Modin searches for a personal "exit" from the contemptible system. Solo, projected as being a Portuguese-educated African, has already come to a similar conclusion. "Our disease is ordained," Solo maintains, "With that resented suddenness, recurring in each of us waking from mystification, our eyes are forced open and we see ourselves, competitors in the debilitating struggle to climb into easier stations in a world built on injustice" (p. 83). Solo and Modin, waking from that mystification, do 'see' themselves and they do not like what they see. With Modin offering his services to the African guerilla fighters, Armah (as omniscient author) gives the narrative a brutally ironic twist. For Modin's services are rejected by the Africans. Solo explains the reason to Modin:

"You don't make sense to them.

Your desire to join. You're not a

failure ... They think you're a

romantic." (p. 260)

With that, there is nowhere left for Modin to go. Inevitably alienated by his status as a 'been-to' research student, Modin meets his end in an orgy of sexual savagery. He goes to his death as the protesting victim of what is presented as being both an individual and general dilemma.

In one section of a later novel by Ayi Kwei Armah, the narrator refers to the ubiquitous fly-whisk so beloved by East African political figures.15 It is pungently described as the "indispensible tool of all flyblown leadership" - a phrase that points to the potential utility of such a power-token as a literary device, as an enabling focal point for expression of the bitterness at the centre of these texts. Indeed, a concise and hard-hitting example of precisely this procedure is to be found in a poem by John Ruganda:

Fling it sharply, and growl:

Rebels hide their heads

Wave it gently, and smile:

Flies flit from pus drooping eyes

Sling it on the arm, finally:

Empty stomachs will drum for you.16

Flyblown leadership. The drumming of empty stomachs. As it is put in another of Armah's novels: "So much time has gone by, and still there is no sweetness here."17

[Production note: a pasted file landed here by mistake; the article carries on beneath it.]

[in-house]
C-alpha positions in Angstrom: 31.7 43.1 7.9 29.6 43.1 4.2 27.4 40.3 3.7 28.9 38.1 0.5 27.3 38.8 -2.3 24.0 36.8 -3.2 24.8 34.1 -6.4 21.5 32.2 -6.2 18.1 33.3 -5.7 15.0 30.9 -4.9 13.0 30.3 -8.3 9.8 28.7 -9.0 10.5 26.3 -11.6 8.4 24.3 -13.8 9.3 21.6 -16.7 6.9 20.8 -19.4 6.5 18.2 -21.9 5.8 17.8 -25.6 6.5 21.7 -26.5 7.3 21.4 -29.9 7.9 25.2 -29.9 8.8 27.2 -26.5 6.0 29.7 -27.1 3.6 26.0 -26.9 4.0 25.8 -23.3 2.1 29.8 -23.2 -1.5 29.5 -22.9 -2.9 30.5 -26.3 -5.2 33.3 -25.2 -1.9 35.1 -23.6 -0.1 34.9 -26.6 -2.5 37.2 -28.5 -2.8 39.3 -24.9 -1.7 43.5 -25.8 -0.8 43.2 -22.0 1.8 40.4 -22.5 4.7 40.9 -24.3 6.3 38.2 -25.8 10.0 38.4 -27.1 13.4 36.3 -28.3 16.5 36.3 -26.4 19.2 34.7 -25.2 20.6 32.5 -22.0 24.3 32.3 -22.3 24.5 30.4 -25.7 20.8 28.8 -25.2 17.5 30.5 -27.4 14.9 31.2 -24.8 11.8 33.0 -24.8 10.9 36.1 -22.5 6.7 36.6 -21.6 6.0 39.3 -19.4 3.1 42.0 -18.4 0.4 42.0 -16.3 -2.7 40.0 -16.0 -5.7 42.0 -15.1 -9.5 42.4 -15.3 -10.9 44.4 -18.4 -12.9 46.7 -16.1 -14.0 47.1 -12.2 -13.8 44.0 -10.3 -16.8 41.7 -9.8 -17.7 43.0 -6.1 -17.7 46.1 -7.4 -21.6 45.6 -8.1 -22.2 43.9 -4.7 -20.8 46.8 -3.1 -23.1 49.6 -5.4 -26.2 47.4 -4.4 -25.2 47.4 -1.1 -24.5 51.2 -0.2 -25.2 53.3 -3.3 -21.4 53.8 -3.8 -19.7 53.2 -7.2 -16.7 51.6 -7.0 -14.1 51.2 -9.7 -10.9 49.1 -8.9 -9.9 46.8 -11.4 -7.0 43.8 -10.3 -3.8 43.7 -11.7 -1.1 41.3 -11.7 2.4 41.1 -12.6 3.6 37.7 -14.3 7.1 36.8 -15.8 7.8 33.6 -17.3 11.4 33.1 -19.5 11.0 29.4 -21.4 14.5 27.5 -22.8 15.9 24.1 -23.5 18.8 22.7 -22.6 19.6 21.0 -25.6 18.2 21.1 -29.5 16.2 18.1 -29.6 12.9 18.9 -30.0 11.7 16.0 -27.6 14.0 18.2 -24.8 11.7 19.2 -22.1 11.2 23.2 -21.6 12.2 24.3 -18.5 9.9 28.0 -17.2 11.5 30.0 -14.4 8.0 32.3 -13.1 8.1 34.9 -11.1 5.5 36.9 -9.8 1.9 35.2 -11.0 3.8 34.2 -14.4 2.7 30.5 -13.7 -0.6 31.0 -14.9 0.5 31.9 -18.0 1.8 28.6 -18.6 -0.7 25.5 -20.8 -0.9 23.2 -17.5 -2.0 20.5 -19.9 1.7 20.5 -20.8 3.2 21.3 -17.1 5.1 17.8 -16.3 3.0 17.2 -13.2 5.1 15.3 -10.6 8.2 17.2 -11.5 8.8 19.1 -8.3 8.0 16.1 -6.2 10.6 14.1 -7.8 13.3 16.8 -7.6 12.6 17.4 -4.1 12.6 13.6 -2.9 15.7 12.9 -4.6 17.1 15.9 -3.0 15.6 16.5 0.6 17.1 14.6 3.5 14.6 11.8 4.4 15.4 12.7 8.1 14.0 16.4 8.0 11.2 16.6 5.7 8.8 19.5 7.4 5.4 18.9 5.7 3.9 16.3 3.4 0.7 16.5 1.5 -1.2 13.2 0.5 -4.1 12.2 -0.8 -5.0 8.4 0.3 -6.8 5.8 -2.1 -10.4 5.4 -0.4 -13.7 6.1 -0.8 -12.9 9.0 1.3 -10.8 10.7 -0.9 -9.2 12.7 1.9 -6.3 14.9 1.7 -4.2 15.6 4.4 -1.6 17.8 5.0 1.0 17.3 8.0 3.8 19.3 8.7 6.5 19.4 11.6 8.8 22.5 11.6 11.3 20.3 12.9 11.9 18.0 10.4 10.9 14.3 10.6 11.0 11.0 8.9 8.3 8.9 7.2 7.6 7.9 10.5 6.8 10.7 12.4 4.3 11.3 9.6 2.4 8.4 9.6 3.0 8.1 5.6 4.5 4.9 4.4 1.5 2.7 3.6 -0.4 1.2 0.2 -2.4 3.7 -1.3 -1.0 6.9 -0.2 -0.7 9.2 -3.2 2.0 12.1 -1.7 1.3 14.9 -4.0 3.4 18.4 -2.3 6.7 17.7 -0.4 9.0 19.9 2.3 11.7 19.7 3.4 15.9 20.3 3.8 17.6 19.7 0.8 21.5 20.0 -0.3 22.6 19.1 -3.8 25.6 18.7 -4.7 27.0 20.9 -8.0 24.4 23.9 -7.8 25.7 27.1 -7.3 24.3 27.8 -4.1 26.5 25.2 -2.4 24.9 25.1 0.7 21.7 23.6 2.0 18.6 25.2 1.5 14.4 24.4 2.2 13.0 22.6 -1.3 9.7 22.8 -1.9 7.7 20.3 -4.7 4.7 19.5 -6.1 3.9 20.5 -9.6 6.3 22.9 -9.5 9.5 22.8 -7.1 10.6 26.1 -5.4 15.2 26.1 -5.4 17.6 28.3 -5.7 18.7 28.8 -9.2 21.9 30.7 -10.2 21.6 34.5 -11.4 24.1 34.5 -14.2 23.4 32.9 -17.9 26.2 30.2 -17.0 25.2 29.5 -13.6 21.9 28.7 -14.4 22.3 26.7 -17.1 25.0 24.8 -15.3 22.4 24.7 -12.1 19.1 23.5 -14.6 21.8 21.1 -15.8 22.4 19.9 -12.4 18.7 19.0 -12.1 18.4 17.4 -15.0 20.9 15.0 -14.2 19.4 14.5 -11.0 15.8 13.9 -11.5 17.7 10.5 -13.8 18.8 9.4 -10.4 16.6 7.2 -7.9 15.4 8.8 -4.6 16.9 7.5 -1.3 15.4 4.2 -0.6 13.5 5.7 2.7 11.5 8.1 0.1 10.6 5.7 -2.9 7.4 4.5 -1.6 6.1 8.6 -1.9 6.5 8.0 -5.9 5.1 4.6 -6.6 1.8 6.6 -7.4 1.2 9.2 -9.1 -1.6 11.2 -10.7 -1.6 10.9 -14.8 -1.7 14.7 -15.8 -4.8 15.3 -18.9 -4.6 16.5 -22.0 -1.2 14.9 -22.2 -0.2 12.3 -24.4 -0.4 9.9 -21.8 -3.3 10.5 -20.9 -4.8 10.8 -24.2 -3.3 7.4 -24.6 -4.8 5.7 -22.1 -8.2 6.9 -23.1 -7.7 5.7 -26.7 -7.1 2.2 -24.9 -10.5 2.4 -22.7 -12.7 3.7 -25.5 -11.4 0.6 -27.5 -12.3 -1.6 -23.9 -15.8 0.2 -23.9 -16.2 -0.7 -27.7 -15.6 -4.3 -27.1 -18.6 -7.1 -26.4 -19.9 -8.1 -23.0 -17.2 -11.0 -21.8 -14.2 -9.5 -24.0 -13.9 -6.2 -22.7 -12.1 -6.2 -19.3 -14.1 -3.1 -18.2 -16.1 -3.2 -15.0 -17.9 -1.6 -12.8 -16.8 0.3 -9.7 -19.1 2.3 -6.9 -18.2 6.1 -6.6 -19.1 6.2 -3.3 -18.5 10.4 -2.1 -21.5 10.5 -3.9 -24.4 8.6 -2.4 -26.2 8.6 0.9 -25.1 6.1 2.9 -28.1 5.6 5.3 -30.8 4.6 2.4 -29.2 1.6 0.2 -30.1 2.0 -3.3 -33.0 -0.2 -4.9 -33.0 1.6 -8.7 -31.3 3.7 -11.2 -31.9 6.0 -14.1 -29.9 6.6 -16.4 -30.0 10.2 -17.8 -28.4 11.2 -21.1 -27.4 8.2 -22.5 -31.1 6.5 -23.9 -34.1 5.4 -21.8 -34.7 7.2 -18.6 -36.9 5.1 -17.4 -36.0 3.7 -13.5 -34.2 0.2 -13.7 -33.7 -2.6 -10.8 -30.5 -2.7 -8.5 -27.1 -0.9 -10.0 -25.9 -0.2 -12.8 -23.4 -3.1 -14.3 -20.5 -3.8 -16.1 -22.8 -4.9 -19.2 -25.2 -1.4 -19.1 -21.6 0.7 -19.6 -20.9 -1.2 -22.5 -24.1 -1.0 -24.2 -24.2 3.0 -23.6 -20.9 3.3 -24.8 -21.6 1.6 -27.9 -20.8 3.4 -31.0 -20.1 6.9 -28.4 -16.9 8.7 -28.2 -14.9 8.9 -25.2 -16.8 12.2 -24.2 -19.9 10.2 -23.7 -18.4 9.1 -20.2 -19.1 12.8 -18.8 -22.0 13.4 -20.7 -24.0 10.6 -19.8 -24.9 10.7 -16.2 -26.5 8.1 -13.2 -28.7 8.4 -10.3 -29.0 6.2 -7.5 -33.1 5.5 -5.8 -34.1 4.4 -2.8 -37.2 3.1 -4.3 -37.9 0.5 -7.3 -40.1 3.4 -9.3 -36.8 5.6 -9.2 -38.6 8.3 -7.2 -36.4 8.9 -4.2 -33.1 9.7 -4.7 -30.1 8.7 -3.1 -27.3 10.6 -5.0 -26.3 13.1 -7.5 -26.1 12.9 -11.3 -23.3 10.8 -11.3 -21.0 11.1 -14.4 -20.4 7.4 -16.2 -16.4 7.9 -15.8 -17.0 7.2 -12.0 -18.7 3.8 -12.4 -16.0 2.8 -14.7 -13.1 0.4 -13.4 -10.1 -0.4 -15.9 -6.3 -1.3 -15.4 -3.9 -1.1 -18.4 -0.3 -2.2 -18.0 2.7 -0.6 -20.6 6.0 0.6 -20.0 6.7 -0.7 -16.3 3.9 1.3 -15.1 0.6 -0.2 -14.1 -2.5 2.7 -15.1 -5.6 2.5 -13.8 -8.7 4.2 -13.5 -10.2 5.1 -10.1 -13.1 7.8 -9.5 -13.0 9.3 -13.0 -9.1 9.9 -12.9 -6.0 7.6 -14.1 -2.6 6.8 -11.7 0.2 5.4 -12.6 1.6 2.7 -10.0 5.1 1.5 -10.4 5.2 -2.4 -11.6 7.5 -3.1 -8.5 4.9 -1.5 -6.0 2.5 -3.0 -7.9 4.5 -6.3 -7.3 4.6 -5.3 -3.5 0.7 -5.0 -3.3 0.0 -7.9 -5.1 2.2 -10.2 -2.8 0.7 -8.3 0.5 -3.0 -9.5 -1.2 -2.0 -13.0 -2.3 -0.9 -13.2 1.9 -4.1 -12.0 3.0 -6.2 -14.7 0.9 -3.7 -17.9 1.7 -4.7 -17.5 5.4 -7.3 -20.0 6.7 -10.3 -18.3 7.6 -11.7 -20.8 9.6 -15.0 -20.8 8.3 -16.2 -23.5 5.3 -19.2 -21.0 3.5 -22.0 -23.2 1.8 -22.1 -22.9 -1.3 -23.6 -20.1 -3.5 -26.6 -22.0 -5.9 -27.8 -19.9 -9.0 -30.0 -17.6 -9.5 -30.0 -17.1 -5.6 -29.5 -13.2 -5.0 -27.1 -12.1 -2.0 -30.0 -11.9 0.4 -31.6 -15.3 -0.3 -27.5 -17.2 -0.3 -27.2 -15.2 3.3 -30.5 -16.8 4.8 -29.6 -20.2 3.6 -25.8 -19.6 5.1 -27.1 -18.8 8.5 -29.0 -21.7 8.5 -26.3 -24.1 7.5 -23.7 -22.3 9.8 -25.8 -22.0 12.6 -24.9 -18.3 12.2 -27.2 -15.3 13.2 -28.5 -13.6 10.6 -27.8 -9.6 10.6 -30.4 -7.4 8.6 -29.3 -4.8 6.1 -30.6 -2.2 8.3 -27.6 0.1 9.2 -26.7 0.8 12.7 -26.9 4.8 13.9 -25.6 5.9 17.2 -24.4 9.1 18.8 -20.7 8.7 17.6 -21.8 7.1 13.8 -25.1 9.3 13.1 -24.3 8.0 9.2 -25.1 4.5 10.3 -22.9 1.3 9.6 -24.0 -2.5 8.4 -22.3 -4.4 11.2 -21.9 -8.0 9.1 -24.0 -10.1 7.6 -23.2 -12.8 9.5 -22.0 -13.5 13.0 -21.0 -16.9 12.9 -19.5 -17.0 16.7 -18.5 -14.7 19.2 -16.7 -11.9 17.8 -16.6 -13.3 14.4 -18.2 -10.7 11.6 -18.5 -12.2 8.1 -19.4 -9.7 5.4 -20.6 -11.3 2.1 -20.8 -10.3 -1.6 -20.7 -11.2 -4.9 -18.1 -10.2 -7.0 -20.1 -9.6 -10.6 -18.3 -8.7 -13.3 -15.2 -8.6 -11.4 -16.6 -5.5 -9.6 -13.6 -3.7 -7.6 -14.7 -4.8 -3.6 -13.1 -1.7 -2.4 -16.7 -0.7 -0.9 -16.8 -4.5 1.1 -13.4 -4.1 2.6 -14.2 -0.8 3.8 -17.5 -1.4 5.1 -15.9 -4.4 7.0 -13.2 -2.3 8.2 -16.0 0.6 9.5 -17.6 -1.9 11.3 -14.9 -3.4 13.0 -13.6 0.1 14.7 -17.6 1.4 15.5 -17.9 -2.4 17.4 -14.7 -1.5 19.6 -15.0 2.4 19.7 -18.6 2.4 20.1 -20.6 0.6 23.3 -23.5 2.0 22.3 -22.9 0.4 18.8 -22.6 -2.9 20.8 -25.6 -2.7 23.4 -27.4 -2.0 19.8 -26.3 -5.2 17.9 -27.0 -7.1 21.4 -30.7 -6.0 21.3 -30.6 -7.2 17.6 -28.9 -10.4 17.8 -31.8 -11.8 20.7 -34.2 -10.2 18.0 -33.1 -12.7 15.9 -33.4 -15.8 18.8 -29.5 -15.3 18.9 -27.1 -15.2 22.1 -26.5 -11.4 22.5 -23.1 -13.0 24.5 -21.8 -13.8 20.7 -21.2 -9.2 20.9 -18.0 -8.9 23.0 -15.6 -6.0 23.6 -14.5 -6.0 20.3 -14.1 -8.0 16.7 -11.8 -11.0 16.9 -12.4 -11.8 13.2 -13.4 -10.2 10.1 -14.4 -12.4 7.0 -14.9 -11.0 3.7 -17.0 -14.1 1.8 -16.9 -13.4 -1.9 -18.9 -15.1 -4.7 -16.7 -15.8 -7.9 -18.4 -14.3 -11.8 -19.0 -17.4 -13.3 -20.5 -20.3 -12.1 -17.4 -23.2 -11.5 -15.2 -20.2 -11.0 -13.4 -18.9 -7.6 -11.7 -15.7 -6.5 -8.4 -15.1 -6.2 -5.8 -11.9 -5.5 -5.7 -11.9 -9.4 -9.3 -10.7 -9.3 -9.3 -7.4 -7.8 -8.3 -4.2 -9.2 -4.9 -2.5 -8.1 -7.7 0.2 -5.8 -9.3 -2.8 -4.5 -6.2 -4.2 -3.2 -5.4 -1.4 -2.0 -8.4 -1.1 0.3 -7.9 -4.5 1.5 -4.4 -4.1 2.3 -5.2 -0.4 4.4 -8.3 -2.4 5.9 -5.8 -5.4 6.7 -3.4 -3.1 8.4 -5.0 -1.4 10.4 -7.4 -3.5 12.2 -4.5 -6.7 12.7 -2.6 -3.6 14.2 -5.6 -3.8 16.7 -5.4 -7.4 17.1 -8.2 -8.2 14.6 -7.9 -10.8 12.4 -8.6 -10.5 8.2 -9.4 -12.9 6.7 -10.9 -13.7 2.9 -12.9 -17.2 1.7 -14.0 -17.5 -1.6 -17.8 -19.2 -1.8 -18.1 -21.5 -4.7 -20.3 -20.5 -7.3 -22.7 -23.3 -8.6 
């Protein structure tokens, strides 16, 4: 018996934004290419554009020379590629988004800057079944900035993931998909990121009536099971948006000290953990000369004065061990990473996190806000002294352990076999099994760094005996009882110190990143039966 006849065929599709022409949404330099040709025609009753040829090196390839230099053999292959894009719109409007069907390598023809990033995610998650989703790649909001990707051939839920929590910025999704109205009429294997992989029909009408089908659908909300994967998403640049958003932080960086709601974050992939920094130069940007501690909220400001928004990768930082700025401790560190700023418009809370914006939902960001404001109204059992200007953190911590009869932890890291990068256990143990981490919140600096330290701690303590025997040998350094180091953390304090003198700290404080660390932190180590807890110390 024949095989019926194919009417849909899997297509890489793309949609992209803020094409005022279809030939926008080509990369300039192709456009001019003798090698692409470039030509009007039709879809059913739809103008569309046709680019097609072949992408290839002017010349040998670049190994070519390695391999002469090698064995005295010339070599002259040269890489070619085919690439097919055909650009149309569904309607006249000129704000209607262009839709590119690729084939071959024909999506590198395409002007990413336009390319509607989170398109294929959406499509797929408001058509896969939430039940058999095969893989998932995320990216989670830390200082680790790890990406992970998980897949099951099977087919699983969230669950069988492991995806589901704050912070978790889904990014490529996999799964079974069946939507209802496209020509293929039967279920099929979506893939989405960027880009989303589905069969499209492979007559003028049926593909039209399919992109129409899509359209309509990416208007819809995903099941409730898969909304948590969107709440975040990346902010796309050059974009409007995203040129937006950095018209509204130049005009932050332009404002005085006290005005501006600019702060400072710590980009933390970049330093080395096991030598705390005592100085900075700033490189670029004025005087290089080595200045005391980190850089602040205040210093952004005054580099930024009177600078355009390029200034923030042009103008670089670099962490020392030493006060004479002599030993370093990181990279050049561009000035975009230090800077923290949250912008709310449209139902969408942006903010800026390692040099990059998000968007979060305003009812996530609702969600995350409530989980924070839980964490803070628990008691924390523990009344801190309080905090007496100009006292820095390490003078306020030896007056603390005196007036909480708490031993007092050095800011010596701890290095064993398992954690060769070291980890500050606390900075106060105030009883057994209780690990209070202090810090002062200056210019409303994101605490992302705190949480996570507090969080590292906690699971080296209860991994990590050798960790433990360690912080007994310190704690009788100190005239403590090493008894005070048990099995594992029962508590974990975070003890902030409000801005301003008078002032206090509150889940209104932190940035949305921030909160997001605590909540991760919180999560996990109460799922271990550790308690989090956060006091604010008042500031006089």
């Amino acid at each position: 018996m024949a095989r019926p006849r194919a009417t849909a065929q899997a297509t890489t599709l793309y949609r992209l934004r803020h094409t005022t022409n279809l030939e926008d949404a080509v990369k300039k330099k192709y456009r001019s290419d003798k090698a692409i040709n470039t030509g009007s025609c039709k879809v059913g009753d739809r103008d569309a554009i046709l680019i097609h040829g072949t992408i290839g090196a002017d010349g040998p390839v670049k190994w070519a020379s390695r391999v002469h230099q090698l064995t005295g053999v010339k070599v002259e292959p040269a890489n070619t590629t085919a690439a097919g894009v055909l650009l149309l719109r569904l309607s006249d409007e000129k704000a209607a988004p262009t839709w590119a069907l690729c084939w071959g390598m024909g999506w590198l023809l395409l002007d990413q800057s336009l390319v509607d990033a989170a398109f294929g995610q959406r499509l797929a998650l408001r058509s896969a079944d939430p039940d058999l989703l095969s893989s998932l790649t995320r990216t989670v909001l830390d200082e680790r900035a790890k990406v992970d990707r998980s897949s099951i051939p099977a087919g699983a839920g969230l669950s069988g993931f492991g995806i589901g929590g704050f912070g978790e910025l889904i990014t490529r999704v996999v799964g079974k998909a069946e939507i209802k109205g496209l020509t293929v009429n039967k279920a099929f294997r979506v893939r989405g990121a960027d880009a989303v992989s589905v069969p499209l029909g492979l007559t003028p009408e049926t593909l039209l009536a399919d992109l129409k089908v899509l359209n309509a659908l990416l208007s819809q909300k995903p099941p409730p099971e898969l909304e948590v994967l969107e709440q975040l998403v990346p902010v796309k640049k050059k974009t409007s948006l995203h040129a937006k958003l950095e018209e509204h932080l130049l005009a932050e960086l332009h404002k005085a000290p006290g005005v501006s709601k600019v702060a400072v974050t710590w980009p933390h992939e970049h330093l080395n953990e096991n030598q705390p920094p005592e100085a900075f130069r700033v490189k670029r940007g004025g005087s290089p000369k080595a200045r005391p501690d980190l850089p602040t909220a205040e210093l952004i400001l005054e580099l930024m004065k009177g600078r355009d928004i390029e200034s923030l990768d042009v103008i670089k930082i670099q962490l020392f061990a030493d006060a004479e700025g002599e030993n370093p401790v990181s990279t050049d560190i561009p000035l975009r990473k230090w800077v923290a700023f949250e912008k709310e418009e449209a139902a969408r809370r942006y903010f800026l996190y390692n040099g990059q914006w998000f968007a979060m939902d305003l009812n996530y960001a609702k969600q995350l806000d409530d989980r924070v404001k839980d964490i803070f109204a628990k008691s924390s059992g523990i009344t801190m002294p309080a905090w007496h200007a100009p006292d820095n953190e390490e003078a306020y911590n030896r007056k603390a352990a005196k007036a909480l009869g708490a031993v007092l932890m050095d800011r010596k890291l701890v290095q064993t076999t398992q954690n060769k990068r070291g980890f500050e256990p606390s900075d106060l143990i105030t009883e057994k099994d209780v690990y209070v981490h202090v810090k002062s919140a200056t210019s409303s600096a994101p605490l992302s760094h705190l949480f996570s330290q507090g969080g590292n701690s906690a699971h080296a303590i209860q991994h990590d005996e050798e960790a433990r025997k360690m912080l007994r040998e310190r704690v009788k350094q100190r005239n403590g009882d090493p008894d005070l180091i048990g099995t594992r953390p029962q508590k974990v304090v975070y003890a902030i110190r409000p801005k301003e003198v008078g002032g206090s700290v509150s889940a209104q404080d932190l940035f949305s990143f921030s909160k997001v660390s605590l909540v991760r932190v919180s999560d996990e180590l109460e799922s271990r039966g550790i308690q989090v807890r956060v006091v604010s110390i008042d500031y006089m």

1. Lenrie Peters, from poem No. 12, "We have lived as if in vacuum cylinders", in Katchikali (London: Heinemann Educational Books, 1971).

2. Yulisa Amadu Maddy, No Past, No Present, No Future (London: Heinemann Educational Books, 1973).

3. The remarks of Joe Bengoh, another of Maddy's young men in this novel, are of interest here: "'Frustration, depression, loneliness, failure. Money failure. Friendship failure. Education failure. That is what is wrong, not only with Santigie, but with me also. It is the cancer that is slowly eating us away'" (p. 172).

4. Taban lo Liyong, "bless the african coups", in Another Nigger Dead (London: Heinemann Educational Books, 1972).

5. Among many general surveys of the negritude movement in African literature, see: Gerald Moore and Ulli Beier, eds., Modern Poetry from Africa (1963; rpt. Harmondsworth: Penguin Books, 1968), introduction; Mercer Cook and Stephen E. Henderson, The Militant Black Writer in Africa and the United States (Madison: University of Wisconsin Press, 1969), pp. 3-64; and Wilfred Cartey, Whispers from a Continent: The Literature of Contemporary Black Africa (1969; rpt. London: Heinemann Educational Books, 1971), pp. 217-314.

6. Lenrie Peters, from poem No. 63, "You talk to me of 'self'," in Katchikali.

7. Cyprian Ekwensi, Iska (1966; rpt. London: Panther Books, 1968), pp. 116-17.

8. "The Tailor", in L. Kibera and S. Kahiga, Potent Ash (1968; rpt.Nairobi: East African Publishing House, 1972), p. 117. The story is by Leonard Kibera.

9. Joe de Graft, "Two Views from the Window", in Beneath the Jazz and Brass (London: Heinemann Educational Books, 1975).

10. I.N.C. Aniebo, The Anonymity of Sacrifice (London: Heinemann Educational Books, 1974).

11. Chinua Achebe, "Christmas In Biafra (1969)," in Beware, Soul Brother: Poems (1971; rpt. London: Heinemann Educational Books, 1972). See, also Achebe's poem "Refugee Mother and Child", in this collection.

12. Mbella Sonne Dipoko, from "On God", in Black and White In Love.

13. Wole Soyinka, The Interpreters (1965; rpt. London: Heinemann Educational Books, 1970), p. 251.

14. Ayi Kwei Armah, Why Are We So Blest? (1972; rpt. New York: Anchor Press and Doubleday, 1973). 'Progress' is, perhaps, rather too optimistic a description (even used in a formal sense).

15. Ayi Kwei Armah, Two Thousand Seasons (Nairobi: East African Publishing House, 1973), p. 254.

16. A poem from Uka, I, No. 1; subsequently quoted by Ngugi in Homecoming, p. 77.

17. Ayi Kwei Armah, The Beautyful Ones Are Not Yet Born (1968; rpt. London: Heinemann Educational Books, 1972), p. 78. See, also, Ama Ata Aidoo, No Sweetness Here: A collection of short stories (London: Longman, 1970).

New: 13 May, 1996 | Now 2 April, 2015